Last week, the Right To Rent legislation was updated and landlords now face much stricter penalties if they neglect to properly check a tenant’s residency status. Failure to carry out the required immigration checks could result in a prison sentence.
The Right To Rent rules were first delivered in February 2015, and required all landlords and letting agents to carry out immigration checks on prospective tenants before agreeing a tenancy. Initially, there was a fine of £3,000 for anybody who failed to do this.
This month, the rules were changed and significantly harsher penalties announced. In December 2015, the Home Office created four new criminal offences that extend the previous punishments for failing to manage illegal immigrants. Landlords can now be subject to a fine, a five year prison sentence, or both, if they are found to be persistently breaching the rules, or if they fail to evict illegal immigrants from a property. The criminal offences fall under the Proceeds of Crime Act.
The Home Office can now also force landlords to evict tenants if they are not allowed to rent a property in the UK. While the Home Office has emphasised that the penalties are for repeat offenders, any landlord could be prosecuted under the new rules.
Illegal immigrants have no rights to rent, and this could include people who have outstayed a visa or who arrived as an illegal immigrant.
What penalties do landlords face?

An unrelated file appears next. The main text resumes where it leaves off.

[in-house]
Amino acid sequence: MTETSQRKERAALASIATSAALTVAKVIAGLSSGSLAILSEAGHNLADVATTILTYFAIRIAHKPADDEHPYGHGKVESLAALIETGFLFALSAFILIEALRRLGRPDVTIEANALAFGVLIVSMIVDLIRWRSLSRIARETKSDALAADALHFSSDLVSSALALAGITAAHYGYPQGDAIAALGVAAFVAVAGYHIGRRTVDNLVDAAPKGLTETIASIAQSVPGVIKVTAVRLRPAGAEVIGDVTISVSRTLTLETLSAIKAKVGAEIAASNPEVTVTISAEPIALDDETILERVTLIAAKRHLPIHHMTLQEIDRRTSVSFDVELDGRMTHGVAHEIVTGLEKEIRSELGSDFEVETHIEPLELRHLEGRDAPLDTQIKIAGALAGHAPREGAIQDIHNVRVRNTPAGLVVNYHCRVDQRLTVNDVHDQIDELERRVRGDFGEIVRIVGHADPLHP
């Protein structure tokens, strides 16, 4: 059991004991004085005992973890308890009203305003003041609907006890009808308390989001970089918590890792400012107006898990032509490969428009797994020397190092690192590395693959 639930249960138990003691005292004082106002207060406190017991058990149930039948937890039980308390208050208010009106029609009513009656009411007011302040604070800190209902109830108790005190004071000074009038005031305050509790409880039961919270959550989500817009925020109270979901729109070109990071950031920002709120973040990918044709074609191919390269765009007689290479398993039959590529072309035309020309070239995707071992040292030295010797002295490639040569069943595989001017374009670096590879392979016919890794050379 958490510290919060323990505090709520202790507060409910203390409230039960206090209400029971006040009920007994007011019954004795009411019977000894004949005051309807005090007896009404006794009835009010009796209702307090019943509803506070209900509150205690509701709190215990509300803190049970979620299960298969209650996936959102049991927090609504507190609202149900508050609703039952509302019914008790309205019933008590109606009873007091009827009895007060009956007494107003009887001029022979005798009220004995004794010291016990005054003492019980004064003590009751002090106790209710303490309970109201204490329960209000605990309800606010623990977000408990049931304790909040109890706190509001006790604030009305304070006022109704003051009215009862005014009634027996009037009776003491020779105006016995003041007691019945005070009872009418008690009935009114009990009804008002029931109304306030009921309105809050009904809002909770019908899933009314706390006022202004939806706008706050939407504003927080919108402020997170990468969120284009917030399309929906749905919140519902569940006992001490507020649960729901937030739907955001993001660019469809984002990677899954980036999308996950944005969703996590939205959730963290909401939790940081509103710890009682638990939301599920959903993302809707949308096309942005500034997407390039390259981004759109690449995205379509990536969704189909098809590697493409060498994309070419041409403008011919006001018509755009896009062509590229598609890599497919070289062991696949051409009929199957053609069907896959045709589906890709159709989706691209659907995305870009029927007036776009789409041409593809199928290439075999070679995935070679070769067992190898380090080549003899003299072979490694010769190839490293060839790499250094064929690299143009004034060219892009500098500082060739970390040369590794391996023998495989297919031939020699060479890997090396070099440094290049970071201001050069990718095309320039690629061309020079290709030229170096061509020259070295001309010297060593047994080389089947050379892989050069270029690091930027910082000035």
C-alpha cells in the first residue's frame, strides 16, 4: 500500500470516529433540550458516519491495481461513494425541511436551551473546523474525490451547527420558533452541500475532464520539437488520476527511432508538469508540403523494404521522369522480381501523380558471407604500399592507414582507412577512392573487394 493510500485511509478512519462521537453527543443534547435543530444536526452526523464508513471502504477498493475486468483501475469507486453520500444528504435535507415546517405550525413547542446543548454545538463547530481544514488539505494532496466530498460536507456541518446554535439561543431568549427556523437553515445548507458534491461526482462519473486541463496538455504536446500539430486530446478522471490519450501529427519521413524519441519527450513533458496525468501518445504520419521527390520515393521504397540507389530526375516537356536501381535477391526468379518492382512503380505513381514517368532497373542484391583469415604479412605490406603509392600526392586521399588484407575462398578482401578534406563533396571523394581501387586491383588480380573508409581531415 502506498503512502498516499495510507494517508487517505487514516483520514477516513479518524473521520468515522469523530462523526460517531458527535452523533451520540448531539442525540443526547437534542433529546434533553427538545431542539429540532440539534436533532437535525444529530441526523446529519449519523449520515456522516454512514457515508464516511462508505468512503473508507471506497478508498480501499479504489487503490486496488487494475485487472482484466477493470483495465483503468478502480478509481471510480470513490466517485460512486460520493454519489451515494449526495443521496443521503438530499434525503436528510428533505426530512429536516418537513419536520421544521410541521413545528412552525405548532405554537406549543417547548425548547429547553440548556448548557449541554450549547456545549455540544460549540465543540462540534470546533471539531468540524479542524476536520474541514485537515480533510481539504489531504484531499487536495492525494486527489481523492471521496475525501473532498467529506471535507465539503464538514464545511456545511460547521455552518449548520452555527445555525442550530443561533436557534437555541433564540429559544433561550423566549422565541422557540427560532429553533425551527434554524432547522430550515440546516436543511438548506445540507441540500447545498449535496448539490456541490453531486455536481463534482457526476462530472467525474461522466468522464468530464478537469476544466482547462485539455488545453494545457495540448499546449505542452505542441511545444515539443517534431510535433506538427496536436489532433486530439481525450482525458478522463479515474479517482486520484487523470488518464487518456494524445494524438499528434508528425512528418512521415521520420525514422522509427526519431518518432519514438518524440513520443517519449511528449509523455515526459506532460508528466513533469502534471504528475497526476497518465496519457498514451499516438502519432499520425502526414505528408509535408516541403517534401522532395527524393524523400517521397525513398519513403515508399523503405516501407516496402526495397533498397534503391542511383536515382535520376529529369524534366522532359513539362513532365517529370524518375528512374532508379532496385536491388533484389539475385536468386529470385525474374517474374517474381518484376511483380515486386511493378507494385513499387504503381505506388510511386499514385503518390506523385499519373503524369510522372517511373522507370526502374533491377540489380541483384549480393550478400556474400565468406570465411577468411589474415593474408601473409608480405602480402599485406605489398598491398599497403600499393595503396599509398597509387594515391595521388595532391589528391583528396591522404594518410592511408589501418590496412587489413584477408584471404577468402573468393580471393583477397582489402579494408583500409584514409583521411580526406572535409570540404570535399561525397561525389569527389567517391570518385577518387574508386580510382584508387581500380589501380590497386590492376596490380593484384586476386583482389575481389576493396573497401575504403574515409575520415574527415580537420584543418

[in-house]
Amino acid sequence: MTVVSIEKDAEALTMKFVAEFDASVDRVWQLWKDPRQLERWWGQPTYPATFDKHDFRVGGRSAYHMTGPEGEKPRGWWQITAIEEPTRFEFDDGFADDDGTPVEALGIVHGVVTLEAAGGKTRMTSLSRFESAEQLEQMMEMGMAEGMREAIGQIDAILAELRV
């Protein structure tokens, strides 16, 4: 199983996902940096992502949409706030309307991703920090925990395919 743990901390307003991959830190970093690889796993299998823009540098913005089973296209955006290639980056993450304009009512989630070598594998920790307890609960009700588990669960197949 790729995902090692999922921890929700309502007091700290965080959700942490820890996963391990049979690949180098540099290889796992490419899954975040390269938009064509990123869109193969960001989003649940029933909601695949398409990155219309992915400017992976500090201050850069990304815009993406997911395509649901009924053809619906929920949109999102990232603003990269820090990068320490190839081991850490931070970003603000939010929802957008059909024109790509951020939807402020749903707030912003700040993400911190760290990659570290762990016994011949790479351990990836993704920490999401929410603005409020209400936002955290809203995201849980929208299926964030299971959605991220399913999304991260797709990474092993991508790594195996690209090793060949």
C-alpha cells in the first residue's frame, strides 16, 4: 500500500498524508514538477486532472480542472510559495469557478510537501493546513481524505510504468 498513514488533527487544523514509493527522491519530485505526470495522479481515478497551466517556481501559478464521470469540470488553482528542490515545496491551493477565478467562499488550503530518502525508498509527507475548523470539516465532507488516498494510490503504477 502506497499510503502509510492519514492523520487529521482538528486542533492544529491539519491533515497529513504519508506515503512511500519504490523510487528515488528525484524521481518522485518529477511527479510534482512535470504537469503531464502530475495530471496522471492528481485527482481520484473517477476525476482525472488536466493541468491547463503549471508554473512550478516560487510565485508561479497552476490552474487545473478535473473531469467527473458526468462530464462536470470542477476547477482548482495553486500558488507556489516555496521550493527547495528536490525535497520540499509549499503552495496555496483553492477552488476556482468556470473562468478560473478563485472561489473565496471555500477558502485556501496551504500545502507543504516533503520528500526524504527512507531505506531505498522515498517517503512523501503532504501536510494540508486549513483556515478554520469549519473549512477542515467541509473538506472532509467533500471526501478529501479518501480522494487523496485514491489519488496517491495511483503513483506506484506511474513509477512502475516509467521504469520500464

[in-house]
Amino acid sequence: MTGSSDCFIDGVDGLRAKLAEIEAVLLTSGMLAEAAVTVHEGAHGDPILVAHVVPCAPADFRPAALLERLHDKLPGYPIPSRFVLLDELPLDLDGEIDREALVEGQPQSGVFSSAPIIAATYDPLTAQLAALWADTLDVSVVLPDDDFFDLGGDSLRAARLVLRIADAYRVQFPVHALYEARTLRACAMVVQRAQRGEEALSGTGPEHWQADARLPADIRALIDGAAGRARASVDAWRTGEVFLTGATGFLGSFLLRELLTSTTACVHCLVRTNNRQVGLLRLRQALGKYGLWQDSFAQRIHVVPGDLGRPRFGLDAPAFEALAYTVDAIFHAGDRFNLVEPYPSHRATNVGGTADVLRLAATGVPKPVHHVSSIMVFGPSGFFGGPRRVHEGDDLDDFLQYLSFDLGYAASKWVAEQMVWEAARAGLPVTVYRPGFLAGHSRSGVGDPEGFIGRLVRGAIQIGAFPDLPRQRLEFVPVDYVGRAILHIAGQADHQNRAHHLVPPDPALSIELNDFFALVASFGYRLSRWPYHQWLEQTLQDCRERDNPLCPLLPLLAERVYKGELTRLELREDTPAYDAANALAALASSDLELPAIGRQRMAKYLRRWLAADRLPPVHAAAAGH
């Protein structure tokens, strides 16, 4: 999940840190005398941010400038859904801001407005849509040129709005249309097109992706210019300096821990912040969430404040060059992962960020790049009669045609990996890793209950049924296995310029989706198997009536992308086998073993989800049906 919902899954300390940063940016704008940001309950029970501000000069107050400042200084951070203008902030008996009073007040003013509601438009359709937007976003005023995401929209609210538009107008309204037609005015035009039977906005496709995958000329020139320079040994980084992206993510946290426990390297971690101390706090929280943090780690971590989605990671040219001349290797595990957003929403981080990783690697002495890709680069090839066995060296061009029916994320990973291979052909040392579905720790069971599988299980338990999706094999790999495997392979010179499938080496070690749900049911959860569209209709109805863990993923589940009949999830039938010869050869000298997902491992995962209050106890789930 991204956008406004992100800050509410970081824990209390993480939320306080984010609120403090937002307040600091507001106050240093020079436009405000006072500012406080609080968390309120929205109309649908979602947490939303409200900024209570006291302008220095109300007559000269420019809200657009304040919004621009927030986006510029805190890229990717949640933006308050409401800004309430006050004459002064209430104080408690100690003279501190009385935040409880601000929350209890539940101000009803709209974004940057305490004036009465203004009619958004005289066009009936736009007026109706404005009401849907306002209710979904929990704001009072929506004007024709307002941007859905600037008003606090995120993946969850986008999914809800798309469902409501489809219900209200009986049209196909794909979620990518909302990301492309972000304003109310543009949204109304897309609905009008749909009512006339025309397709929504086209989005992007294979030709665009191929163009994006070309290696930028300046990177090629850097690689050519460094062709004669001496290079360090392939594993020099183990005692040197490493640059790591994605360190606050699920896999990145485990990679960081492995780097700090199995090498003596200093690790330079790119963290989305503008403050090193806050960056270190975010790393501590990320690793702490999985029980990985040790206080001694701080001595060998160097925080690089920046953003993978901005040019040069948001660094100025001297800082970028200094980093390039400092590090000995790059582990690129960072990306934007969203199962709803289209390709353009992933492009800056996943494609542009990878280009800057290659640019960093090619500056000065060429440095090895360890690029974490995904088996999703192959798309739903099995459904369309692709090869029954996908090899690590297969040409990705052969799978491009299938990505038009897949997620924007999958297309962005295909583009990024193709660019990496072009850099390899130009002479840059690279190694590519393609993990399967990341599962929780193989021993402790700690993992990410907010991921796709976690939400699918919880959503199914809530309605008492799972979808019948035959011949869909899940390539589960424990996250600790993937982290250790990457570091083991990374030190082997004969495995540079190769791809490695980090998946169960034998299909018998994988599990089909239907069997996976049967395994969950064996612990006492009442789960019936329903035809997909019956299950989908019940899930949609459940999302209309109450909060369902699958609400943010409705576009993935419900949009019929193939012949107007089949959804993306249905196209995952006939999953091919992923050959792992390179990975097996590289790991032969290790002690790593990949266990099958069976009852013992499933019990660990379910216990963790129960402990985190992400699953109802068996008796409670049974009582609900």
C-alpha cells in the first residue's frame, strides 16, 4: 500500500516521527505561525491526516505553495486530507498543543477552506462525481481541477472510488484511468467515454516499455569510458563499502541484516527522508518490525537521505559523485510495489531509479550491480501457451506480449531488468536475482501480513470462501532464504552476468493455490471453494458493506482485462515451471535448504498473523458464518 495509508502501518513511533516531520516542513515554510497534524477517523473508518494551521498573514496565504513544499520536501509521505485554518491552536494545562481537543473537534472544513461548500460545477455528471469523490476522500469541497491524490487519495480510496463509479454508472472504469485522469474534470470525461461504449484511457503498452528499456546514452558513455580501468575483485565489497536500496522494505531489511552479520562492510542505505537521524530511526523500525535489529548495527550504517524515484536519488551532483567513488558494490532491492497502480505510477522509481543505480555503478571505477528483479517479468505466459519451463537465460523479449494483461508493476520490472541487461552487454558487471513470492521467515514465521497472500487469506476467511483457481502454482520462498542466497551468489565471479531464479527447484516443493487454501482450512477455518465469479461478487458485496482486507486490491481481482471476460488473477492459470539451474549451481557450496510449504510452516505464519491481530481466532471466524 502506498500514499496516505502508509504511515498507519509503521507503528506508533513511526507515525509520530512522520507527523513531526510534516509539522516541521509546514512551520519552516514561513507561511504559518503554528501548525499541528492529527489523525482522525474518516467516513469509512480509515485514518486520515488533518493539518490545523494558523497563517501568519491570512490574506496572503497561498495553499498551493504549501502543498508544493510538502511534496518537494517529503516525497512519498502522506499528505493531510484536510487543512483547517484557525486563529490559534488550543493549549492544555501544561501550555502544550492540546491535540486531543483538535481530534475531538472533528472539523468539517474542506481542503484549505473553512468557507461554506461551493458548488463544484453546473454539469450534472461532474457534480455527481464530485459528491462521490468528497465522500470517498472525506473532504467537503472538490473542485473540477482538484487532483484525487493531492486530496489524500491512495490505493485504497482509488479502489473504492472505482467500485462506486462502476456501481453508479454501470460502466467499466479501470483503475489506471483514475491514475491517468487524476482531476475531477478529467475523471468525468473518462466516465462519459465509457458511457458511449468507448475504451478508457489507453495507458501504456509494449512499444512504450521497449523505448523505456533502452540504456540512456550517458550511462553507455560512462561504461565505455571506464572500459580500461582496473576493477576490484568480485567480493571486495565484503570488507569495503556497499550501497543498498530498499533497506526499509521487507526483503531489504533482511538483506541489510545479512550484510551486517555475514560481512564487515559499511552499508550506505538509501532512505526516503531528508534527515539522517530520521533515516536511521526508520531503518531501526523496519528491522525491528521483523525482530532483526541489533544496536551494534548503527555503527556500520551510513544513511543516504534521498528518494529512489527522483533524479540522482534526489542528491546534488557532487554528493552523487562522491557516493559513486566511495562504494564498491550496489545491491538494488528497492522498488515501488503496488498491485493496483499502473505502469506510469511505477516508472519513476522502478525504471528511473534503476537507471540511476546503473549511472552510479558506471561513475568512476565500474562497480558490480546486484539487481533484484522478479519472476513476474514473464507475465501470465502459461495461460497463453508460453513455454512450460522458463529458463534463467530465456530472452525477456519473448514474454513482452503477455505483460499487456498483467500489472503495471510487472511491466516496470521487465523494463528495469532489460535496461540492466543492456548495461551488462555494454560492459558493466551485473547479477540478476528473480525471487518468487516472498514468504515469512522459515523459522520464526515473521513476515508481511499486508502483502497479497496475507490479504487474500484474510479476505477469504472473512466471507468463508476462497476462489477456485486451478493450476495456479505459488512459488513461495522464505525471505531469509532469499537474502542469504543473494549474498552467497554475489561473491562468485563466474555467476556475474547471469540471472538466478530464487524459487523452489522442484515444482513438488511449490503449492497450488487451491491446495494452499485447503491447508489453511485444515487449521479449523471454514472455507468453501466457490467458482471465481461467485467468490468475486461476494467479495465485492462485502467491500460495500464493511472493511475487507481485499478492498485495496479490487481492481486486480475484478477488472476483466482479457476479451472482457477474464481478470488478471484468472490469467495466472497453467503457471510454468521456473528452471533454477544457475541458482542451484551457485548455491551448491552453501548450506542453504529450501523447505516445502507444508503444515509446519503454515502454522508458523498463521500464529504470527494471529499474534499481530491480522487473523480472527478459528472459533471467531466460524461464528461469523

Landlords may be prosecuted if they are found to be allowing an adult to occupy a property as their main home, if the said adult does not have the right to reside in the UK. Therefore, landlords will now need to check the passports and visa papers of every person over the age of 18 years who wishes to stay in a property.
The new rules do not apply if a tenant was occupying a property before February 2016, but all new tenants must be fully checked. If the Home Office raises a concern, it is the landlord’s responsibility to evict an illegal immigrant, otherwise they will face prosecution.
Before these changes, landlords were not able to evict illegal immigrants, but they will now be able to do so, and in some cases, will be able to ask them to leave the property without a court order.
The Residential Landlords Association (RLA) says that landlords are normally required to do these checks, but it is possible to pass on the responsibility to a letting agent, as long as there is a written agreement. “This means that the agreement between the landlord and the agent must specifically refer to who is responsible for performing right to rent checks. If the agreement is silent on this, then the landlord will be responsible. Landlords and agents may wish to reconsider their current agreements as a result,” said a RLA spokesman.
David Cox, from the Association of Residential Letting Agents (ARLA), says that these changes are only welcome if they are used to target landlords who deliberately harbour illegal immigrants in poor quality housing at inflated prices.
All buy-to-let investors need to be aware of these new rules, as without a written agreement in place with an agent to carry out these checks, landlords could face prosecution. Unscrupulous agents who cut corners to save some money could land their landlord clients in deep trouble.
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